Suwanee, GA - Friday, April 24, 2020 - CPL, a full-service design firm that has served public and private-sector clients for 45 years, is pleased to welcome Ravi Vachhani, P.E. to its civil engineering team in Suwanee, GA .

As a member of the civil engineering team, Vachhani is primarily responsible for roadway design, construction plan production and project management. He has a passion for taking conventional design and applying new ideas and concepts to better serve transportation needs among communities.

Vachhani has a bachelor’s degree in civil engineering from Clemson University and holds professional licensure in Georgia. Outside the office, he is a member of the American Society of Highway Engineers (ASHE) and is currently in the American Council of Engineering Companies’ (ACEC) Future Leaders program.

About CPL
Founded in 1975, CPL is a 450-person multi-disciplined architecture, engineering and planning firm offering inspiring design services and enriching communities in 17 cities across 5 states. CPL specializes in the Healthcare, Transportation, Municipal and Academic sectors – providing architectural, interior design, civil engineering, buildings and structural engineering, planning, landscape architecture and 3D/virtual design services to a host of public and private clients. Visit to learn more.

<![CDATA[BULLETIN: CPL Welcomes New Team Members in Charlotte]]> Contact: Michelle Draghi
CPL Marketing Team

Charlotte, NC - Monday, April 13, 2020 - CPL, a full-service design firm that has served public and private-sector clients for 45 years, is pleased to welcome two new team members to its Charlotte, NC office: Tony Lane, who joins the practice technology team, and Tracie Sansavera, AIA, NCARB, LEED AP, who joins the architectural team.

With more than 25 years of industry experience, Lane works with the firm’s practice technology team as a M/E/P BIM Manager. Leaning on his passion for continuous learning, he is responsible for helping team members grown and develop their knowledge of the design and coordination of M/E/P systems.

Outside the office, Lane is a member of the American Society of Plumbing Engineers (ASPE) and the American Society of Heating, Refrigerating and Air-Conditioning Engineers (ASHRAE). He resides in Charlotte, NC.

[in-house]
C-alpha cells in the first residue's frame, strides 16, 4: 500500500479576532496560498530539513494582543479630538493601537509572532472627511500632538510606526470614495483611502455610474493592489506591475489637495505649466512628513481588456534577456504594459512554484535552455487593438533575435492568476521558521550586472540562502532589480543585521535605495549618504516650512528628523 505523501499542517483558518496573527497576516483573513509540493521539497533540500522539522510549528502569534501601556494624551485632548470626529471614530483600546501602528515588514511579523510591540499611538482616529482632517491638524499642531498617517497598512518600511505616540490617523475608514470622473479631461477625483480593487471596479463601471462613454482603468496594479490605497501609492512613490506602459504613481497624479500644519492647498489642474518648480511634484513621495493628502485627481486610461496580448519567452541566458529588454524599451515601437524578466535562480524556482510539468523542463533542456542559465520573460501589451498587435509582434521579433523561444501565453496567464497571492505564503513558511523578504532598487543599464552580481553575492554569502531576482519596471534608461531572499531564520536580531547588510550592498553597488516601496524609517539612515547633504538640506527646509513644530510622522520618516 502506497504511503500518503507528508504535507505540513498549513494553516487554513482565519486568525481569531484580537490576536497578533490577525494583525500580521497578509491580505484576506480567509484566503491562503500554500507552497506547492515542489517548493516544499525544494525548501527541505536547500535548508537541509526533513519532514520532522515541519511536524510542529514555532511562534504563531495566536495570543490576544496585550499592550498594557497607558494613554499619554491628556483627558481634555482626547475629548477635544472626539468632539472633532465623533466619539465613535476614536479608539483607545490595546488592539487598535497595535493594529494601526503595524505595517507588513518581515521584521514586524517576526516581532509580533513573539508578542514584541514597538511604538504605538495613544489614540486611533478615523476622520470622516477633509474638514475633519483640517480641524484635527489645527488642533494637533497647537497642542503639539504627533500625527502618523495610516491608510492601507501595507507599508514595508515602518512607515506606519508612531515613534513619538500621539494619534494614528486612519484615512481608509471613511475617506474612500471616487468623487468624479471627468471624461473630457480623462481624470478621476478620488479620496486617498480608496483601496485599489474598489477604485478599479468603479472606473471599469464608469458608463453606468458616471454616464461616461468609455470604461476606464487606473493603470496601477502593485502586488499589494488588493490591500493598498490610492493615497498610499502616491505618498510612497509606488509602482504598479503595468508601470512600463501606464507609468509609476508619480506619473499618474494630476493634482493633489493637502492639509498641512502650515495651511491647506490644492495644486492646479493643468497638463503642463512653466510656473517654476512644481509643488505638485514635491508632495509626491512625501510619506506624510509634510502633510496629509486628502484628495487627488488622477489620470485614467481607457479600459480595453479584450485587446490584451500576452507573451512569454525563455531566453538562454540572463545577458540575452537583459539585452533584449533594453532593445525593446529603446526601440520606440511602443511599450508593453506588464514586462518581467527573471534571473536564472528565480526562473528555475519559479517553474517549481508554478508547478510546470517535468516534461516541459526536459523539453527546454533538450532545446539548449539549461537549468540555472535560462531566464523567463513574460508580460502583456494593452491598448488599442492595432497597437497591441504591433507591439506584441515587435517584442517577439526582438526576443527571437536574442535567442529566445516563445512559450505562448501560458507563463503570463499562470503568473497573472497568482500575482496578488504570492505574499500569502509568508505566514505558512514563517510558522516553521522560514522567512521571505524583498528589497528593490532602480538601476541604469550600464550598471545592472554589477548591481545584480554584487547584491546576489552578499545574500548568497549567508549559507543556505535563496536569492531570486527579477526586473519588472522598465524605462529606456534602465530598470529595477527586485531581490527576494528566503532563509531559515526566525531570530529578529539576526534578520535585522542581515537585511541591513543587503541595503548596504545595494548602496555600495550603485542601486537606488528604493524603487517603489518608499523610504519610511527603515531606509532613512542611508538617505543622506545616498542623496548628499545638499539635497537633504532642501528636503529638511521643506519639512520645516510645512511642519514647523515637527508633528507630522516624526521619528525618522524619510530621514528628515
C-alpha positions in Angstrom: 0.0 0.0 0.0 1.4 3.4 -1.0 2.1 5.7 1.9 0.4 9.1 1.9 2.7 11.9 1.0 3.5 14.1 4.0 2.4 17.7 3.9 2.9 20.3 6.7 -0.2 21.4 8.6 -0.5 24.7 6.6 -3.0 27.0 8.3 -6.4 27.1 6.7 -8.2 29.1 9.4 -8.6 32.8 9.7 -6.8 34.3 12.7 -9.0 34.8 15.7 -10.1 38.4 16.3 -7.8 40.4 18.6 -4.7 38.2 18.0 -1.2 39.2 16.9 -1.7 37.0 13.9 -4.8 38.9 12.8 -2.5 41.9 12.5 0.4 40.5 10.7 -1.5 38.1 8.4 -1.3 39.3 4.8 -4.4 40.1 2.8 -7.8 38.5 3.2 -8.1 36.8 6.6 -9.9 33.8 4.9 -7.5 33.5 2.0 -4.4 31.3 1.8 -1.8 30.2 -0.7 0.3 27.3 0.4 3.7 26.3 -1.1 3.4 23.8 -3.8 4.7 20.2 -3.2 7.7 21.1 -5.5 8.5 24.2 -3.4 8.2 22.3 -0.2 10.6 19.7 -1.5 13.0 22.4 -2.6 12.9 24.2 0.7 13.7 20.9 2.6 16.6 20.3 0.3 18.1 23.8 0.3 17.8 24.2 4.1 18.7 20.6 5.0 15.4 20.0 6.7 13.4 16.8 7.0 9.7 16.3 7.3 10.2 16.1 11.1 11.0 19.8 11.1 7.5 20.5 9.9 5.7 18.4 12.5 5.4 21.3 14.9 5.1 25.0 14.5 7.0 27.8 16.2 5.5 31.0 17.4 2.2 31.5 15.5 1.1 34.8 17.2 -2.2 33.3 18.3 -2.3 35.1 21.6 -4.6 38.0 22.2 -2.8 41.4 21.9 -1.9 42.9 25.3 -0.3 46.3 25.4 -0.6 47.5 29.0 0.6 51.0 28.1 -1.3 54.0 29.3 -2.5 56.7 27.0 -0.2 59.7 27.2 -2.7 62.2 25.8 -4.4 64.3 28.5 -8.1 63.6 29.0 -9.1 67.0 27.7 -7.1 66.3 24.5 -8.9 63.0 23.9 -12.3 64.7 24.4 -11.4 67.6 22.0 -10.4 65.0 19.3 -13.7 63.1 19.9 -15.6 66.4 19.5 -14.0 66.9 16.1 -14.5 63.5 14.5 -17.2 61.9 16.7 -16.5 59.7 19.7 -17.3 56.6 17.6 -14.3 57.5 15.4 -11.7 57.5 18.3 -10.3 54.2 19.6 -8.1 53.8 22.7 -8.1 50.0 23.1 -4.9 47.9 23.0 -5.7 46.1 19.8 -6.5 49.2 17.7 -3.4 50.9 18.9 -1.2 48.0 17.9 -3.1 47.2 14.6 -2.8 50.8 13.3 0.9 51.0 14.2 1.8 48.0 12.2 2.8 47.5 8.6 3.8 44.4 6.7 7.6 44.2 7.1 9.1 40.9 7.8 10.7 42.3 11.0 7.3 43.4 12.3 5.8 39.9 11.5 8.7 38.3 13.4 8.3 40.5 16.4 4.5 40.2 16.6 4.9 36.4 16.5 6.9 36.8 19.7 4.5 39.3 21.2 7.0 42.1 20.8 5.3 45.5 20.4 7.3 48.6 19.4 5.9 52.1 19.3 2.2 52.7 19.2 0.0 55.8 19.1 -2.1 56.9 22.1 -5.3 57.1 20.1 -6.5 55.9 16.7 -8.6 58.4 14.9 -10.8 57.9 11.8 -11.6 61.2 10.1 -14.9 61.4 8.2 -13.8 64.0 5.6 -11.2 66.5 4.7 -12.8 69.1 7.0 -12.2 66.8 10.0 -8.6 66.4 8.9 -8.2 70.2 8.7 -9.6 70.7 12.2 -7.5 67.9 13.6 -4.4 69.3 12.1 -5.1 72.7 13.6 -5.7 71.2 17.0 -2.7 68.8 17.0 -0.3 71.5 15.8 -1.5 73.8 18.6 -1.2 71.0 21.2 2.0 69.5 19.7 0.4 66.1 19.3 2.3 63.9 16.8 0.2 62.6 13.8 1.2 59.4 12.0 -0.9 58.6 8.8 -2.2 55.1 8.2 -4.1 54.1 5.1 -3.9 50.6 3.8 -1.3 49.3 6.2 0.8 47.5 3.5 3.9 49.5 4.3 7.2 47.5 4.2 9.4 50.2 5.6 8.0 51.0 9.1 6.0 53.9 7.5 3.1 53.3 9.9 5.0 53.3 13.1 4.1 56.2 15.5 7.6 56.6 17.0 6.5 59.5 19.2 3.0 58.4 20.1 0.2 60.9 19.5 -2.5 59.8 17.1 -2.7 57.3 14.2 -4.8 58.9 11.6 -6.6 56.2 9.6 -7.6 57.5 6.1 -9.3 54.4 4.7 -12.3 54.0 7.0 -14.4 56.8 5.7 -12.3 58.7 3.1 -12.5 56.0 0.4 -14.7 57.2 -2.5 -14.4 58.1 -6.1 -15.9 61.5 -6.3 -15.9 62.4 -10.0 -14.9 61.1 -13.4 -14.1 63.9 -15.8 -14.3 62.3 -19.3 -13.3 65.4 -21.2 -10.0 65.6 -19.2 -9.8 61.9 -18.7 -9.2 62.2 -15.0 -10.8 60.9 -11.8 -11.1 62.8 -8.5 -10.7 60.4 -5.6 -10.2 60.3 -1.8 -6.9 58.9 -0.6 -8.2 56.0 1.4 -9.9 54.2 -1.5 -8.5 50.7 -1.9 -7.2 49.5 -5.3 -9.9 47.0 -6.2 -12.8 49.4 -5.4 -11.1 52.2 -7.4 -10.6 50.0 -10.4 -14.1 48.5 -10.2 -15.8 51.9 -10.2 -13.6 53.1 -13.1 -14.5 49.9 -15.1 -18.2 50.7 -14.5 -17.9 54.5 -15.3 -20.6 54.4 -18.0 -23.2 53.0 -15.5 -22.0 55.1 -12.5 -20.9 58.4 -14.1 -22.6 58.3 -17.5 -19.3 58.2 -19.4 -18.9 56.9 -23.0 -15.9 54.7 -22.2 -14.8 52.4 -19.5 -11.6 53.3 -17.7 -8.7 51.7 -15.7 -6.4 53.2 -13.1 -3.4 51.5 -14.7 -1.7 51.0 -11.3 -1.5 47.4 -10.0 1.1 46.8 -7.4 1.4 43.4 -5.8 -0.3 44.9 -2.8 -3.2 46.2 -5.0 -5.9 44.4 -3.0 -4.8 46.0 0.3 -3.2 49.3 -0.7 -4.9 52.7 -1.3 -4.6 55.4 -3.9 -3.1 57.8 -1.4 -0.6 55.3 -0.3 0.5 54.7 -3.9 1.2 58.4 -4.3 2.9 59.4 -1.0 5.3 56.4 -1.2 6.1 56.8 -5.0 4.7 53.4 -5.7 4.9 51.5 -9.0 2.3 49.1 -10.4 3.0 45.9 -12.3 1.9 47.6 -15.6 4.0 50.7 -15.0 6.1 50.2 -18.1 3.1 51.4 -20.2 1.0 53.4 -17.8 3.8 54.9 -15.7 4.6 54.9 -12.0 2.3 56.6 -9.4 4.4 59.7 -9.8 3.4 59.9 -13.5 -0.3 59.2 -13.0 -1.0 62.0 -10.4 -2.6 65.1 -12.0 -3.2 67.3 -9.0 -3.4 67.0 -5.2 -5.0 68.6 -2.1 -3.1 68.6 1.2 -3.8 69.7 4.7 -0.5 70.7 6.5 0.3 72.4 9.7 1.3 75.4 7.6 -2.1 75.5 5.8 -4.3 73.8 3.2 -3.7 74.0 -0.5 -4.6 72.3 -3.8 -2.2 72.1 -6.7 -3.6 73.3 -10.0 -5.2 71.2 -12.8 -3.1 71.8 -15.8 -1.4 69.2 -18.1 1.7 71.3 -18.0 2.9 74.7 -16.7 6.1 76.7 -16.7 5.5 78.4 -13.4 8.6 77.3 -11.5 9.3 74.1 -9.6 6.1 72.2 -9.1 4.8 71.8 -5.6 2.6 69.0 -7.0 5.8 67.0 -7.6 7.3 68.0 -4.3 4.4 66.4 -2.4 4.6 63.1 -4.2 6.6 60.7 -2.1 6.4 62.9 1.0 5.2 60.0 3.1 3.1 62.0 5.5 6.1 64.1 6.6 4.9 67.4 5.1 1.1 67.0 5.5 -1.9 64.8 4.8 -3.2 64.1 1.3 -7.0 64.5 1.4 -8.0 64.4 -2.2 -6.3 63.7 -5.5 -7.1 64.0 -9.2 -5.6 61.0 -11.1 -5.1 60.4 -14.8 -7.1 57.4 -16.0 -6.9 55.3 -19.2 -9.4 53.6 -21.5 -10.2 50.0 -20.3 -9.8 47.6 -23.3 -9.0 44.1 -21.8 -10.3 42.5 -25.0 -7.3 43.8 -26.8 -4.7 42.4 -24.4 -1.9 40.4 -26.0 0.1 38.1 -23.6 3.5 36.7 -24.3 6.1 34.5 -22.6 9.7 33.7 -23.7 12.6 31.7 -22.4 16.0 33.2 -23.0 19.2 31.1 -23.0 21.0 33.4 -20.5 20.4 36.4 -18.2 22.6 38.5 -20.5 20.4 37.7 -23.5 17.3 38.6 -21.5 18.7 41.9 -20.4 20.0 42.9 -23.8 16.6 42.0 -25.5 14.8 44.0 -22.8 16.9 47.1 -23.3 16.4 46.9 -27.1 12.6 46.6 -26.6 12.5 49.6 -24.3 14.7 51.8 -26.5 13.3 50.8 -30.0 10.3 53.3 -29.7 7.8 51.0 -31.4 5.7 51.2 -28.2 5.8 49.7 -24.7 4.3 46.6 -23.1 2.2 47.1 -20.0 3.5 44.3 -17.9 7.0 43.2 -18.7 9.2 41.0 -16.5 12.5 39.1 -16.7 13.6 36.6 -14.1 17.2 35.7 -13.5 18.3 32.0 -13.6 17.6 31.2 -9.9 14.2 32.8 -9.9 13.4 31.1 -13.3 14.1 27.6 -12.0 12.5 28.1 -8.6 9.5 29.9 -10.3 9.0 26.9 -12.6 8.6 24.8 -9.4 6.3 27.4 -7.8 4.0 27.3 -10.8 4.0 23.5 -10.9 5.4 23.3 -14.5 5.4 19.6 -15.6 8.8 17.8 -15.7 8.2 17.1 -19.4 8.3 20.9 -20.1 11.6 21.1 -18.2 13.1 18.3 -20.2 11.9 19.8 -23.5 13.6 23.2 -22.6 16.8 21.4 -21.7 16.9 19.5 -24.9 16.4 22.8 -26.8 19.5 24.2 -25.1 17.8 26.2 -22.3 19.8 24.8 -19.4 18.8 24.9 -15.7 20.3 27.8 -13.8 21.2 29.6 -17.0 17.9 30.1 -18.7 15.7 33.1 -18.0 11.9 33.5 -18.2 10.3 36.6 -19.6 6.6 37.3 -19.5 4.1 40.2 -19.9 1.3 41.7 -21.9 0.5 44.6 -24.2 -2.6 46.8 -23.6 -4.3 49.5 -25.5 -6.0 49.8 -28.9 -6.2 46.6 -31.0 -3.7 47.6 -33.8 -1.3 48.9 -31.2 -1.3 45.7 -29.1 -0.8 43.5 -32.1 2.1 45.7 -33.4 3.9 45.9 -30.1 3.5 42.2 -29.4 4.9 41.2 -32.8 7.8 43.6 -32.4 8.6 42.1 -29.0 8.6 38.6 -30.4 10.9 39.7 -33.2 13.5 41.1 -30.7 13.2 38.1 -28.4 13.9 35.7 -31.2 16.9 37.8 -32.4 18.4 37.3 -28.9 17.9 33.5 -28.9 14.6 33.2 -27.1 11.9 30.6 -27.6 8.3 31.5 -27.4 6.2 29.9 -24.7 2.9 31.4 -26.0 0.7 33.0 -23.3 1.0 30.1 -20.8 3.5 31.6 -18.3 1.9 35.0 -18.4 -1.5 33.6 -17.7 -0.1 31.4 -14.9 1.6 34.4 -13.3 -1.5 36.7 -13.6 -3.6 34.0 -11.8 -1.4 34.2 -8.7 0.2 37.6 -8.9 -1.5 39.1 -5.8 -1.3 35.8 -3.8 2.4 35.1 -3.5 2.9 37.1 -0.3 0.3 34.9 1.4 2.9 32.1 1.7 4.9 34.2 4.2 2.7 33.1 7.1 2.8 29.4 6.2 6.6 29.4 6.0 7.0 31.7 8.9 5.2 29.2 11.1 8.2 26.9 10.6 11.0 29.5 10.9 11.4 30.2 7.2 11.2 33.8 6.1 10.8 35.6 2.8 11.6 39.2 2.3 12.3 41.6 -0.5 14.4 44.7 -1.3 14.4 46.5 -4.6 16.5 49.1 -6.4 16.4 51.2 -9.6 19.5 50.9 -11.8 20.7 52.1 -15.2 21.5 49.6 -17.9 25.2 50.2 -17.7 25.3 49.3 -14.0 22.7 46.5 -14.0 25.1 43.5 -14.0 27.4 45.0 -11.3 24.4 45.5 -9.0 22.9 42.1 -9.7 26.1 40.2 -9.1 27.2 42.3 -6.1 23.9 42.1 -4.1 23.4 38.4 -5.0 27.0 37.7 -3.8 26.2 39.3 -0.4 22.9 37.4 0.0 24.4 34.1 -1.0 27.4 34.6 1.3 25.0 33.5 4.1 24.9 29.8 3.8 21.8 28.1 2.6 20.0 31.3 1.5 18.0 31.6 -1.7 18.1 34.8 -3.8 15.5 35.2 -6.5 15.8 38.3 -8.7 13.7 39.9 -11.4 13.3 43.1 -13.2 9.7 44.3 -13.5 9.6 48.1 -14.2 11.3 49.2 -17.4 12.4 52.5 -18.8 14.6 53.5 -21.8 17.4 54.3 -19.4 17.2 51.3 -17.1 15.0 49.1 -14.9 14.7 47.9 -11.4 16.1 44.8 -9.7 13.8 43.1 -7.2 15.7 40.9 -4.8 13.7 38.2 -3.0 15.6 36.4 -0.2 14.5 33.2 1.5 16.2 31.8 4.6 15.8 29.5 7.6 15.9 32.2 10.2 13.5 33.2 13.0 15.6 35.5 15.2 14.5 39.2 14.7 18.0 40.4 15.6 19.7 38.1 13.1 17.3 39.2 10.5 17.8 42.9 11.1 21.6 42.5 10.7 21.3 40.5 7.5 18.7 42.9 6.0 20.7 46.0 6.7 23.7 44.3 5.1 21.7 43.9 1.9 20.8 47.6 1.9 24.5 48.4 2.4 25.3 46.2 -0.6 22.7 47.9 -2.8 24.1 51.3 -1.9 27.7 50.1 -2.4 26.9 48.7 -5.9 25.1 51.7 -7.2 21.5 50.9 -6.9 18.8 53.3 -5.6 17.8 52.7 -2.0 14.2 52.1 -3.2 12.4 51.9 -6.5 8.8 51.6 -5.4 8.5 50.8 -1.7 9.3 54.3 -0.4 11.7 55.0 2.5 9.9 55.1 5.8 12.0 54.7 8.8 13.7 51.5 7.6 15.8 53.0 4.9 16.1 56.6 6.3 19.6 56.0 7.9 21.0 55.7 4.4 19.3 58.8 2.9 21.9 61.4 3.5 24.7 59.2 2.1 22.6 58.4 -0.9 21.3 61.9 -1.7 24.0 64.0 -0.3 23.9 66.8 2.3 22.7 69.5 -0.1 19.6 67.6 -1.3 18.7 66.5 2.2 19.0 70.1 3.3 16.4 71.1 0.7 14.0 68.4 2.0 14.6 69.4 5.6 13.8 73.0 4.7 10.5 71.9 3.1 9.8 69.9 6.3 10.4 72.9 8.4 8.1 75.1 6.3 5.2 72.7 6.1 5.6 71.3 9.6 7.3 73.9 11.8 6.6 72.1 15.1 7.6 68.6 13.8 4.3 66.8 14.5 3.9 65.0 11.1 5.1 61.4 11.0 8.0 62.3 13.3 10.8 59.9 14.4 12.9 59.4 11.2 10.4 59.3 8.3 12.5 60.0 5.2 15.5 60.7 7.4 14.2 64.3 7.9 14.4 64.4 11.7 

As a member of the architectural team, Sansavera is primarily responsible for the design and management of healthcare projects. With more than a decade of industry experience, she is familiar with taking on the challenges of various project and code constraints as well as end user requests to create effective spaces for doctors, staff, patients and their families. Prior to joining CPL, Sansavera served as a project architect at Wright McGraw Beyer Architects.

Sansavera holds a Master of Architecture degree from Hampton University and an associate degree in computer and design graphics technology from Weber State University. She also holds professional licensure in North Carolina and resides in Mooresville, NC.

About CPL
Founded in 1975, CPL is a 450-person multi-disciplined architecture, engineering and planning firm offering inspiring design services and enriching communities in 17 cities across 5 states. CPL specializes in the Healthcare, Transportation, Municipal and Academic sectors – providing architectural, interior design, civil engineering, buildings and structural engineering, planning, landscape architecture and 3D/virtual design services to a host of public and private clients. Visit www.CPLteam.comto learn more.

<![CDATA[BLOG: Telemedicine and the Future of Healthcare Design]]> For years, telemedicine was often referred to as the “future of healthcare." And until recently, both providers and patients may have been apprehensive on the switch to virtual care.

In the wake of this most recent health crisis, coverage for telehealth was temporarily expanded in order to facilitate social distancing and keep medical facilities free for possible surges of COVID-19 patients. This quickly brought the “future of healthcare” to the present.

Providers have been quick to adjust to this shift in care and patients have been accepting of a now safer, and at times more convenient, form of care.

So what does this mean for healthcare design? If patient care is moved out of medical facilities and into homes and communities, how can we best prepare for a more virtual healthcare future?

In recent years, we have seen “destination office care” in lieu of small office settings grow substantially. This is where multiple services are provided on a single campus as well as in commercial and/or retail locations. Virtual call centers, which only contain space for providers and staff (no patient areas), are also becoming a viable option.

Across the country, hospitals and physician offices are pivoting to incorporate telemedicine space for consulting. From a design standpoint, these virtual consult rooms can be smaller and much simpler than normal exam rooms since there are no patients to physically occupy them.

Similarly, telehealth space is being added to inpatient hospital rooms and senior living facilities, which is enabling virtual family visits in addition to virtual specialty care.